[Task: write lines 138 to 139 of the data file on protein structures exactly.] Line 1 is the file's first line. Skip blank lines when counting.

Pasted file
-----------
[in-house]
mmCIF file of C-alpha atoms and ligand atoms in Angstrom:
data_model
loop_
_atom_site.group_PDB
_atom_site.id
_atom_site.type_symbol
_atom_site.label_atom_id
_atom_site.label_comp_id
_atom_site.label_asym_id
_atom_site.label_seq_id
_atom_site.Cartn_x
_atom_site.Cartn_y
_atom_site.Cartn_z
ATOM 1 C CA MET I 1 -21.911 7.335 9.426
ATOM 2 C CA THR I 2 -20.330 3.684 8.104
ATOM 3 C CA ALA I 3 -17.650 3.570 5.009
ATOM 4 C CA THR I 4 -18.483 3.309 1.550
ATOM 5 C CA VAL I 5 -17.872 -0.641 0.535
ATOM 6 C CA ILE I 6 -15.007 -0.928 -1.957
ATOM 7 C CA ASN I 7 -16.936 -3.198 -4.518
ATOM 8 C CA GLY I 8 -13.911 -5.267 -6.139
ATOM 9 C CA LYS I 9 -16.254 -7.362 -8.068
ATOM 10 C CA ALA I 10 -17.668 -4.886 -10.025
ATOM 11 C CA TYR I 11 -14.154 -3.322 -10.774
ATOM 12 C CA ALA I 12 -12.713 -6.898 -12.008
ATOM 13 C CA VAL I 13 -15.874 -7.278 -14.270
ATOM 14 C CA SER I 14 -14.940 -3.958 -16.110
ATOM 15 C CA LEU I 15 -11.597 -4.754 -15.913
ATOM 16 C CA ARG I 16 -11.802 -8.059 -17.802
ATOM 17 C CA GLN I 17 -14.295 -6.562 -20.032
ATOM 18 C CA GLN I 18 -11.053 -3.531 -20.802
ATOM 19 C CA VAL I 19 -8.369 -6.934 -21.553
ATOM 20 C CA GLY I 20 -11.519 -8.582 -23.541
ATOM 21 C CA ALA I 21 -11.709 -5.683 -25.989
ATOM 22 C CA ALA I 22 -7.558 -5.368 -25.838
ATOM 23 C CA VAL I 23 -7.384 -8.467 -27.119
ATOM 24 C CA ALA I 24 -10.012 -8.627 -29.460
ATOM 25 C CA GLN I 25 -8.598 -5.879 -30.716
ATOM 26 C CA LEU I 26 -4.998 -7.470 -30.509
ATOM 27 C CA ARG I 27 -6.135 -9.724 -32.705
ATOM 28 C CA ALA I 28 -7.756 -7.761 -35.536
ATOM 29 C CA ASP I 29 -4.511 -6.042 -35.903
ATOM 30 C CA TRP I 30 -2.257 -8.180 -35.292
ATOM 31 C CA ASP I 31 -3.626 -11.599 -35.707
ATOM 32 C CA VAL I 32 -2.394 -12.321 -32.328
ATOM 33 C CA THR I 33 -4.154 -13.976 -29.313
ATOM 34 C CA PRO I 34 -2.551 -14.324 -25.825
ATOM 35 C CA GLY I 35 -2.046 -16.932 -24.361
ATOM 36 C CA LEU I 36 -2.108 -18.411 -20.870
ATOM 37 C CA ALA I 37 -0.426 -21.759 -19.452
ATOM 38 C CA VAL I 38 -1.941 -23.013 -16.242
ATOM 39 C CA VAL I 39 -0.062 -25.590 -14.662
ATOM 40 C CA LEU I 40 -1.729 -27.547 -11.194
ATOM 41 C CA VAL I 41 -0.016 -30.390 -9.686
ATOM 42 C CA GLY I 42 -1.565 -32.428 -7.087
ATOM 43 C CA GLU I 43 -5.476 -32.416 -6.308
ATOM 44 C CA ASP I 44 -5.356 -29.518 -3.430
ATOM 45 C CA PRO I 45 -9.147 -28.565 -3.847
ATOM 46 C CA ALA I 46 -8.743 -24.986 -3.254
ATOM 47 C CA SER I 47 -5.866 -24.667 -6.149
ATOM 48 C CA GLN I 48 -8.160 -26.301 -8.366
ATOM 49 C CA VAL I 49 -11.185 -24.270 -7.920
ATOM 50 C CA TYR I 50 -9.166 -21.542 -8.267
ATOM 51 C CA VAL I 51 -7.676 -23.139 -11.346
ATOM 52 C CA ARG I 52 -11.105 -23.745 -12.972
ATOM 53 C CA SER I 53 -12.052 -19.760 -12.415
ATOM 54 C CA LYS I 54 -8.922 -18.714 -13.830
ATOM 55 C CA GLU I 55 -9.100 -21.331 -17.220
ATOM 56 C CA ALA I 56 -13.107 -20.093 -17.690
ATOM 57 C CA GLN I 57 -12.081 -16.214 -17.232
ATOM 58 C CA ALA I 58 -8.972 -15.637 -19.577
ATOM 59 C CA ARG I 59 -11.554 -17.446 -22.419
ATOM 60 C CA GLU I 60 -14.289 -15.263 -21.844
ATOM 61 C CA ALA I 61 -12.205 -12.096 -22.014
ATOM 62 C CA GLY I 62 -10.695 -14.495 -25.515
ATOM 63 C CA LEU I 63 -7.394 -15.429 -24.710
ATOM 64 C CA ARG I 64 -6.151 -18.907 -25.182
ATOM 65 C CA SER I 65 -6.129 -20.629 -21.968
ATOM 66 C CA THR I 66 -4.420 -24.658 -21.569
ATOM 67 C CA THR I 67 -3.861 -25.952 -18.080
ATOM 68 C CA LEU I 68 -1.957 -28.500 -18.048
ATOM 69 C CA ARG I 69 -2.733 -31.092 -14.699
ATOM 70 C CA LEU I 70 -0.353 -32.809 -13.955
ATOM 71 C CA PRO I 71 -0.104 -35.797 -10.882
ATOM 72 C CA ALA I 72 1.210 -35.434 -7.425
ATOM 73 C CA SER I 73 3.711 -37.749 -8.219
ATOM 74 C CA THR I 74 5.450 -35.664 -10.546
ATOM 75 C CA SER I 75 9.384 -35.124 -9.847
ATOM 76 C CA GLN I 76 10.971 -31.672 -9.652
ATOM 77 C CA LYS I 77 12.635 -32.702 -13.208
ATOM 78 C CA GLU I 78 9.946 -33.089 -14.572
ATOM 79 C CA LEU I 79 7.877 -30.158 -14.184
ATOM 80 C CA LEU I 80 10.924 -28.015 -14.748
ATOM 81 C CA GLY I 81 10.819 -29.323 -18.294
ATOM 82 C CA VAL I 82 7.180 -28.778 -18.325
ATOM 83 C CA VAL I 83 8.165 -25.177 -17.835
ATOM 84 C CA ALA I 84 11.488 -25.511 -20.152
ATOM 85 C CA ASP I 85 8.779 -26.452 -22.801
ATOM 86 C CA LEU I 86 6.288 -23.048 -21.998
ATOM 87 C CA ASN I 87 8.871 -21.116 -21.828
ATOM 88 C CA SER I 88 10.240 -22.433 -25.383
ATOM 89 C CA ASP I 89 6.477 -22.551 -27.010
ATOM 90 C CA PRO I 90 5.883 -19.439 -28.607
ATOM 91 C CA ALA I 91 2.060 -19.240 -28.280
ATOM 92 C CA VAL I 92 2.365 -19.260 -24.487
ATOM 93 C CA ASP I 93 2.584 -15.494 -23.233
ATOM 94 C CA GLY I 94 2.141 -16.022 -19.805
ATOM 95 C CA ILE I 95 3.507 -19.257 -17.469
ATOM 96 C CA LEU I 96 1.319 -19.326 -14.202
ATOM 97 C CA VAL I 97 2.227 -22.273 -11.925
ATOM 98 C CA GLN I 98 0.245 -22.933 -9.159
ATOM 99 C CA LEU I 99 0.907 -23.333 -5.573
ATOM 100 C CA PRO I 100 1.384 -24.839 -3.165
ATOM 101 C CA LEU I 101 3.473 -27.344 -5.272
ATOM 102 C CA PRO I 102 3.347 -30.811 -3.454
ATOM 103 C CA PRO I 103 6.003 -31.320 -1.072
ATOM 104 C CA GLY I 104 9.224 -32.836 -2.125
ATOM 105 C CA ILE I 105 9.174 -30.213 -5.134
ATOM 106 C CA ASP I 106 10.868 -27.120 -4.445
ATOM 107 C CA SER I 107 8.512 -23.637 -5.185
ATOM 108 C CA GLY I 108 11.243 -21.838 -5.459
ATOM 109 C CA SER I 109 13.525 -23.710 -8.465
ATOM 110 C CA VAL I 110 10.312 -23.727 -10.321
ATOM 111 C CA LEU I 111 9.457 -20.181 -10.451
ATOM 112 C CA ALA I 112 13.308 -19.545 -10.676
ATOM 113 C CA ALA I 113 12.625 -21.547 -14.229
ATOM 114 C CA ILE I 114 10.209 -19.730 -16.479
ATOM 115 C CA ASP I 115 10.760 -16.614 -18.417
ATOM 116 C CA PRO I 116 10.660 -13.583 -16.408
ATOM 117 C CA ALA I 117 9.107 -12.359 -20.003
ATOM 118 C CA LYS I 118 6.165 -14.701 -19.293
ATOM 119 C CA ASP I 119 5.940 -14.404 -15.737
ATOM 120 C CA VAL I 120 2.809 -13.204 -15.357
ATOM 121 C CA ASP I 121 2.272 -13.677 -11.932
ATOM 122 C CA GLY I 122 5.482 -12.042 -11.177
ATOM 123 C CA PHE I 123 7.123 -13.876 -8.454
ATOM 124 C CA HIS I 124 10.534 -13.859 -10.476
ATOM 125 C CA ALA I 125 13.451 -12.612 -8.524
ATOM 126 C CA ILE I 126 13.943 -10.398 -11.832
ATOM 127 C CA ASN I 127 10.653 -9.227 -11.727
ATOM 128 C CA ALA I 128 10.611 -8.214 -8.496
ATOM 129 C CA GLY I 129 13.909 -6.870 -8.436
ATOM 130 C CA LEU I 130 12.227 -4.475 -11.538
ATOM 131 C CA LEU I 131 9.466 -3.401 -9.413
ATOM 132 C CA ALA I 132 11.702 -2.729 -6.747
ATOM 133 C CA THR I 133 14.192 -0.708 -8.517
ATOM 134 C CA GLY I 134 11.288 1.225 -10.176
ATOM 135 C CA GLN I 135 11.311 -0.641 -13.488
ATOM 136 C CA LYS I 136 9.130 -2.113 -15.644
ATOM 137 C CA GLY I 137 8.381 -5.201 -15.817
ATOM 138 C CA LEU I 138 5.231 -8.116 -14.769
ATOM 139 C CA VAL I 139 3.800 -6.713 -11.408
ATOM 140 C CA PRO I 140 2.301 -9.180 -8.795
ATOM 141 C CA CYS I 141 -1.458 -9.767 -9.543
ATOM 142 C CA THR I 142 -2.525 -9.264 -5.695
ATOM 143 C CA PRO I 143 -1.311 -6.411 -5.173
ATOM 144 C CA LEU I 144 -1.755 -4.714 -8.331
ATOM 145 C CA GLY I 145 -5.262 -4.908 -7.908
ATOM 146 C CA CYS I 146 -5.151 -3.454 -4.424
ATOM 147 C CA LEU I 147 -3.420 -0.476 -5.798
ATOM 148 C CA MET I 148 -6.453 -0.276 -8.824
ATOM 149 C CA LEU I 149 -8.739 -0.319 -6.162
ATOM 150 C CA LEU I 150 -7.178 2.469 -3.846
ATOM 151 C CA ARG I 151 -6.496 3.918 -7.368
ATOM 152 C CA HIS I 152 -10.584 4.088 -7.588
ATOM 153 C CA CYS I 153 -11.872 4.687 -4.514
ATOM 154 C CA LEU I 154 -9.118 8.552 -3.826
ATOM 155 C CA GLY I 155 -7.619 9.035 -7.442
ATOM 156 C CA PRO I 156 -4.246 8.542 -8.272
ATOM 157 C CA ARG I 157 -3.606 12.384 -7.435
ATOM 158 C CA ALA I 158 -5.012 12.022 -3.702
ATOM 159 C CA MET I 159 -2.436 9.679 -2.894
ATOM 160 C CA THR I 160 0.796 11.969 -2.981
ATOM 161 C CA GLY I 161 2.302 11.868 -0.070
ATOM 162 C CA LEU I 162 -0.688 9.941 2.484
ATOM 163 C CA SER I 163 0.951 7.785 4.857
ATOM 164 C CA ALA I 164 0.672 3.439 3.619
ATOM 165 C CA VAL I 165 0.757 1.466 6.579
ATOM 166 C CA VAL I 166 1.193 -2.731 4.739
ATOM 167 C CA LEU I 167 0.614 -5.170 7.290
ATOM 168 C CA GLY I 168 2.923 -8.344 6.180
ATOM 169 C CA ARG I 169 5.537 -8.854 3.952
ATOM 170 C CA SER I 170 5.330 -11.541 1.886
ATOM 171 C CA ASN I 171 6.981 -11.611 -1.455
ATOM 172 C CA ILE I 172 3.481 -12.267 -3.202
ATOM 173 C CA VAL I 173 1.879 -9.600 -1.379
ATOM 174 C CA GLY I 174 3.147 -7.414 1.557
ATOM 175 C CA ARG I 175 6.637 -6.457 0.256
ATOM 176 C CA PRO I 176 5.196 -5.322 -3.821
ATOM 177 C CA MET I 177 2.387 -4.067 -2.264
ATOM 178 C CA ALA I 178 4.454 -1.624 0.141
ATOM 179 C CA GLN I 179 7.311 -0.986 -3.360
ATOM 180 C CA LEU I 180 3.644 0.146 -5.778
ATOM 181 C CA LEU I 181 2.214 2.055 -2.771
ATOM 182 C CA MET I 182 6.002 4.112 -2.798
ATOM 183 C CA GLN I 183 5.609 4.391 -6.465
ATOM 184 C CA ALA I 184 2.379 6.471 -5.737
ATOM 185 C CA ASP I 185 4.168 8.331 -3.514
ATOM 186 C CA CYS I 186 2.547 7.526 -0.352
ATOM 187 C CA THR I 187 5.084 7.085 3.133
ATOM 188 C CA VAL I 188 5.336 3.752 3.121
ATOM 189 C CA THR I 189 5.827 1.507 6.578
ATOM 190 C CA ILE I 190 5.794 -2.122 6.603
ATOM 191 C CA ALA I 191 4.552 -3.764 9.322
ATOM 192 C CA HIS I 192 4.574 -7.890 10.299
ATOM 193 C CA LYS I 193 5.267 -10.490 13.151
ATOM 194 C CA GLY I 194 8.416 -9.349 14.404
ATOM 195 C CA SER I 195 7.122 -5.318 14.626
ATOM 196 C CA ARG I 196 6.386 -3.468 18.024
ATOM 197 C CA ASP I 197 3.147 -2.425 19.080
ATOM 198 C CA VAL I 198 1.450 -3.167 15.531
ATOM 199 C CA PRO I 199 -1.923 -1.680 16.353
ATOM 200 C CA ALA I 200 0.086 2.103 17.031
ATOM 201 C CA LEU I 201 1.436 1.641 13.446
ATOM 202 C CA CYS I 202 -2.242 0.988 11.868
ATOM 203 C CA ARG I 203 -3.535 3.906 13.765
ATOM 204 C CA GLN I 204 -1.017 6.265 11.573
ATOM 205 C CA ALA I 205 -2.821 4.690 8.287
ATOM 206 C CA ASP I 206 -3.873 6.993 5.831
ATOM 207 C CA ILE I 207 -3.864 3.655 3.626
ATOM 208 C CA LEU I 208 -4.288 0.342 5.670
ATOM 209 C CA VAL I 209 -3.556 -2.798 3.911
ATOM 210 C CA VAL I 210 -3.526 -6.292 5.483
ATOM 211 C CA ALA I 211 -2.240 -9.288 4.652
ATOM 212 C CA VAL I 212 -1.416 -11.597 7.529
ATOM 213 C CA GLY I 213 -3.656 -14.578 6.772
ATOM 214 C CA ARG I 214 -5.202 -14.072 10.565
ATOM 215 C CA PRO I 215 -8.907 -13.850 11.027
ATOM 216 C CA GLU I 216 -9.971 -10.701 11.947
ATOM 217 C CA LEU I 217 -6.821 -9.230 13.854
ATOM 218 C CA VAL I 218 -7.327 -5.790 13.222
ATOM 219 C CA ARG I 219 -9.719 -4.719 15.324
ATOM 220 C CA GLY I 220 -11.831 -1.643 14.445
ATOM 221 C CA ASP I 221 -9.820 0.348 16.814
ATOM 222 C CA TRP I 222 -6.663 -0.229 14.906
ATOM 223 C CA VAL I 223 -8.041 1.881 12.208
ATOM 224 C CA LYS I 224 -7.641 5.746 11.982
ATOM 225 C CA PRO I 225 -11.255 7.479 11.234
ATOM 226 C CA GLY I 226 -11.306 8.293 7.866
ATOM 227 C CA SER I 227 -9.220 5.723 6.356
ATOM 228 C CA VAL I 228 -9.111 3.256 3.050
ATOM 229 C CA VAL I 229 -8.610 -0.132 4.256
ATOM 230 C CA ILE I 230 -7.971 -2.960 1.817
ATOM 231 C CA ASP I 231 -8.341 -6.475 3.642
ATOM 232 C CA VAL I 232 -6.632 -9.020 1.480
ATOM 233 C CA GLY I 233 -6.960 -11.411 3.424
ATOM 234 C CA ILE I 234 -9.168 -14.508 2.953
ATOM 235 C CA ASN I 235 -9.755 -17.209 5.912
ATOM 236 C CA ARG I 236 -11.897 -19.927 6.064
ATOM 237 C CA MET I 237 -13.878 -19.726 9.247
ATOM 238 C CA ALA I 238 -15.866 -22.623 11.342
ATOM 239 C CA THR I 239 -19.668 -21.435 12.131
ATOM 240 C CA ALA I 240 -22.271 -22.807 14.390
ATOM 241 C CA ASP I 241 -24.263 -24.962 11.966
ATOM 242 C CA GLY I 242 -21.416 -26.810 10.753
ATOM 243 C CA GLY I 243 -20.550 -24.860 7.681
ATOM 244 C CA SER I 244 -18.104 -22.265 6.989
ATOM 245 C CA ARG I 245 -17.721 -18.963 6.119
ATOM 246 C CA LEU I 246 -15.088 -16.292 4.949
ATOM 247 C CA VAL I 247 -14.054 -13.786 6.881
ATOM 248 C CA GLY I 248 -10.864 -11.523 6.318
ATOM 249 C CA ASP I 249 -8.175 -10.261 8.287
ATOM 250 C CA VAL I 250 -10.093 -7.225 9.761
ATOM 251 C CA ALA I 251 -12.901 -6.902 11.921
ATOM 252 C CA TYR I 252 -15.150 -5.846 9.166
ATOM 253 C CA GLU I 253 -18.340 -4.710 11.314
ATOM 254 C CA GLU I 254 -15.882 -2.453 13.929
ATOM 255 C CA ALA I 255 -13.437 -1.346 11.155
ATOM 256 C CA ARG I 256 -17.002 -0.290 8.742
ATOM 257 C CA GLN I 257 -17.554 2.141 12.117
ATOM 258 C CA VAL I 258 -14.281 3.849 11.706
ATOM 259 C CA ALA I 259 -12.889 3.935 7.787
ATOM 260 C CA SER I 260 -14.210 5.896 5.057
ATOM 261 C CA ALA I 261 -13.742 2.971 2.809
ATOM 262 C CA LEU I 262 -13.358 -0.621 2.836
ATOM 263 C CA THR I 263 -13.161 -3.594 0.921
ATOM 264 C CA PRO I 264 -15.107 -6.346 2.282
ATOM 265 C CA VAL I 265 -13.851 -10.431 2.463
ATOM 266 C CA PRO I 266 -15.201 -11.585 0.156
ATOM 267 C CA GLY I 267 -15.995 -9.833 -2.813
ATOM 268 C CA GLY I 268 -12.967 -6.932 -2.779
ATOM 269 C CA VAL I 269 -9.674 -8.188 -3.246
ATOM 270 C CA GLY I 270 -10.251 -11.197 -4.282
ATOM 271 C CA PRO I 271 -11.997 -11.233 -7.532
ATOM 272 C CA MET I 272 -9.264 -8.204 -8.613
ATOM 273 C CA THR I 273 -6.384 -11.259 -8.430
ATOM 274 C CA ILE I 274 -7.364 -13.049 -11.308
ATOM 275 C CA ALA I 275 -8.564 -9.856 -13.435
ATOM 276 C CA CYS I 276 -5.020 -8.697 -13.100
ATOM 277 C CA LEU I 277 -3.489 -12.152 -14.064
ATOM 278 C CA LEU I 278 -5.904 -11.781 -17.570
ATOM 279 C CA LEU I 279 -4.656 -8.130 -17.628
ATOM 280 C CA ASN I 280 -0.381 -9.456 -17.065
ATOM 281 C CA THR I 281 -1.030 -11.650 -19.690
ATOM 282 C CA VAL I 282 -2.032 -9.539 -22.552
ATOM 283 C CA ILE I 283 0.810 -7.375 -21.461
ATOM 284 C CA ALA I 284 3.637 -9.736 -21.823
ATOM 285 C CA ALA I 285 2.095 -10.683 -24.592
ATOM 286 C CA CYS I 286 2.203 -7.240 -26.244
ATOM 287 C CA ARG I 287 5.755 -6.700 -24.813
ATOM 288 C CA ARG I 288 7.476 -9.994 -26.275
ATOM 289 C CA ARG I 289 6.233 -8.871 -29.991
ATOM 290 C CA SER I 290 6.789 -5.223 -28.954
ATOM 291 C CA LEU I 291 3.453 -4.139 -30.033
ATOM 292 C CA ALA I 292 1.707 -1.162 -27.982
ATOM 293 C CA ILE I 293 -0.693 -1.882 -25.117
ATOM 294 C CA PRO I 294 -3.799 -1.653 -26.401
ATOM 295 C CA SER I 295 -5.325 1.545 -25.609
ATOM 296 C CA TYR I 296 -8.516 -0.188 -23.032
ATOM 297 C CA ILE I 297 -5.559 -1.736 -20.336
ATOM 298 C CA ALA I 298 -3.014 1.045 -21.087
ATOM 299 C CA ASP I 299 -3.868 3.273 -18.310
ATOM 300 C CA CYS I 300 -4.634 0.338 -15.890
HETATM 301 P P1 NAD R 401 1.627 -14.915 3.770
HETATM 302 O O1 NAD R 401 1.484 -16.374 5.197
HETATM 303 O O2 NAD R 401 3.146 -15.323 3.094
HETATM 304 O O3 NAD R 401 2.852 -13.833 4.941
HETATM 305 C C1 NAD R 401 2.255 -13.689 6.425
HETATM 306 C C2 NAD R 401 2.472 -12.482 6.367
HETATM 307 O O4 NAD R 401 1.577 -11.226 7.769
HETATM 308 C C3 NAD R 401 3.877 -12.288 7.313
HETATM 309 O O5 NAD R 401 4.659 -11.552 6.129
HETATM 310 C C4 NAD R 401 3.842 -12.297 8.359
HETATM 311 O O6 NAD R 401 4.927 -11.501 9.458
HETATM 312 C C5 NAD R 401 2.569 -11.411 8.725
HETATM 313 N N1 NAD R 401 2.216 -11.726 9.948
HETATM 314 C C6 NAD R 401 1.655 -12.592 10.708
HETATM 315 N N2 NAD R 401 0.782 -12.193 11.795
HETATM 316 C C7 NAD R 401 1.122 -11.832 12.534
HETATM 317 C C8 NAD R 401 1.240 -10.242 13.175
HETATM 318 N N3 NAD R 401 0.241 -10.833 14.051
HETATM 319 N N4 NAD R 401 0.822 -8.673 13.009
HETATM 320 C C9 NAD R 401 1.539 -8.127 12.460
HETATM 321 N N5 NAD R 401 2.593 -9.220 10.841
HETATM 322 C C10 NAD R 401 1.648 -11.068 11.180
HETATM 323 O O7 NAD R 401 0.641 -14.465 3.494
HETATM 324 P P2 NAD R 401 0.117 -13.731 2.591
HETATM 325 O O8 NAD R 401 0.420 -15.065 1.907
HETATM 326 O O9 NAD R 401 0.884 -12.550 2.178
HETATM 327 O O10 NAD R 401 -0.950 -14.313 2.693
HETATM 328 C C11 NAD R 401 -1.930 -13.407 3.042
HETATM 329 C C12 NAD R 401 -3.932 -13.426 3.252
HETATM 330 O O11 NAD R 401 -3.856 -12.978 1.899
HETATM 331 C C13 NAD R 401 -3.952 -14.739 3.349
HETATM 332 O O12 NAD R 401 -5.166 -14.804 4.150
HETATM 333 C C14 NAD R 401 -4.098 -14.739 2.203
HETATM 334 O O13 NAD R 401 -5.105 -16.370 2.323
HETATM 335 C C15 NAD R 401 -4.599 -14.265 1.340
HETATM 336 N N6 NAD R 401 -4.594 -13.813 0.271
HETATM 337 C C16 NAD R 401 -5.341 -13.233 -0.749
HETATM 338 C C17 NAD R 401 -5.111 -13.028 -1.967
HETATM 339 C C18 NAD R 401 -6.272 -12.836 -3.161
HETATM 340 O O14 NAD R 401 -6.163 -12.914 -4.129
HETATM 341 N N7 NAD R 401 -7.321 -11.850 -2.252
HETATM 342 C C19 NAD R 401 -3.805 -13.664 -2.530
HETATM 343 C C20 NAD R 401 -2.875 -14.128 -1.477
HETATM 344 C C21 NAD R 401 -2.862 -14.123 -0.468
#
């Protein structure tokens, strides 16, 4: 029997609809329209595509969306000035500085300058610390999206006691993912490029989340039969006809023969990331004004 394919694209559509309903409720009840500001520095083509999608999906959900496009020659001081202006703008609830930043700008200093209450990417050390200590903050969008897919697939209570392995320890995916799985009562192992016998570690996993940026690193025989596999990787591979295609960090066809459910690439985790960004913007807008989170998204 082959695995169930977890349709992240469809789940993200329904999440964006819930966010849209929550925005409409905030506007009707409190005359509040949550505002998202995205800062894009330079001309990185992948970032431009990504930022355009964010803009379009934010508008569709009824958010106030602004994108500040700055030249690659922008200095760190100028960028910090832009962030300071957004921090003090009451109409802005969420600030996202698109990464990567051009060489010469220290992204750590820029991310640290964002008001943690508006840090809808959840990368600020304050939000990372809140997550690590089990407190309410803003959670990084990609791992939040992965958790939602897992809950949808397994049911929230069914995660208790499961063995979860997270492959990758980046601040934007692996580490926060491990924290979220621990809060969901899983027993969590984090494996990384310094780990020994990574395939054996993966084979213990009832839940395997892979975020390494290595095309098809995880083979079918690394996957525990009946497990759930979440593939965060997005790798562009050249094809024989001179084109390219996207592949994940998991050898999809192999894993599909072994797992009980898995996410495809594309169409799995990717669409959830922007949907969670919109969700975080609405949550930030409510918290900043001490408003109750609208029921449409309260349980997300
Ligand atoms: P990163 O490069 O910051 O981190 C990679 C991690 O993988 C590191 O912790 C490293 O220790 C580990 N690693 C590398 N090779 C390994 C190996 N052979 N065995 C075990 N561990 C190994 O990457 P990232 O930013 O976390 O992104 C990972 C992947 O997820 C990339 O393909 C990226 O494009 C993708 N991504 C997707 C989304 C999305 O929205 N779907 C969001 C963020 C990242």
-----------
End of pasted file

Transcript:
ATOM 124 C CA HIS I 124 10.534 -13.859 -10.476
ATOM 125 C CA ALA I 125 13.451 -12.612 -8.524